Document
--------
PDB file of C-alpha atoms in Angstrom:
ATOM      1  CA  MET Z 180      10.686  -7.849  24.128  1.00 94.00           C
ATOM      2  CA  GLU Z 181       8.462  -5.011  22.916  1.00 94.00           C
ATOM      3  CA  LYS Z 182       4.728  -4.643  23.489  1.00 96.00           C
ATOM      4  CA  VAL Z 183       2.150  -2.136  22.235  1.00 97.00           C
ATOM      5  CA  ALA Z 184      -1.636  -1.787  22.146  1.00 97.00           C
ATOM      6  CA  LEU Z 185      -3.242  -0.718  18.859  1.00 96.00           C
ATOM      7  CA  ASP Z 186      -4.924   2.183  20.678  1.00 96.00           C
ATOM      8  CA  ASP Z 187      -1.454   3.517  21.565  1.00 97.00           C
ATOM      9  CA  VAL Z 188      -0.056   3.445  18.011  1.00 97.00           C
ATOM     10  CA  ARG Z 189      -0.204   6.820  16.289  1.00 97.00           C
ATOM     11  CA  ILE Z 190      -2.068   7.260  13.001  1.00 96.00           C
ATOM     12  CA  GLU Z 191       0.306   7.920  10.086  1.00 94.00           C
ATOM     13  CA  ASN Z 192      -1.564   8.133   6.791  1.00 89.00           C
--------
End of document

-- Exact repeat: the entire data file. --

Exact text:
PDB file of C-alpha atoms in Angstrom:
ATOM      1  CA  MET Z 180      10.686  -7.849  24.128  1.00 94.00           C
ATOM      2  CA  GLU Z 181       8.462  -5.011  22.916  1.00 94.00           C
ATOM      3  CA  LYS Z 182       4.728  -4.643  23.489  1.00 96.00           C
ATOM      4  CA  VAL Z 183       2.150  -2.136  22.235  1.00 97.00           C
ATOM      5  CA  ALA Z 184      -1.636  -1.787  22.146  1.00 97.00           C
ATOM      6  CA  LEU Z 185      -3.242  -0.718  18.859  1.00 96.00           C
ATOM      7  CA  ASP Z 186      -4.924   2.183  20.678  1.00 96.00           C
ATOM      8  CA  ASP Z 187      -1.454   3.517  21.565  1.00 97.00           C
ATOM      9  CA  VAL Z 188      -0.056   3.445  18.011  1.00 97.00           C
ATOM     10  CA  ARG Z 189      -0.204   6.820  16.289  1.00 97.00           C
ATOM     11  CA  ILE Z 190      -2.068   7.260  13.001  1.00 96.00           C
ATOM     12  CA  GLU Z 191       0.306   7.920  10.086  1.00 94.00           C
ATOM     13  CA  ASN Z 192      -1.564   8.133   6.791  1.00 89.00           C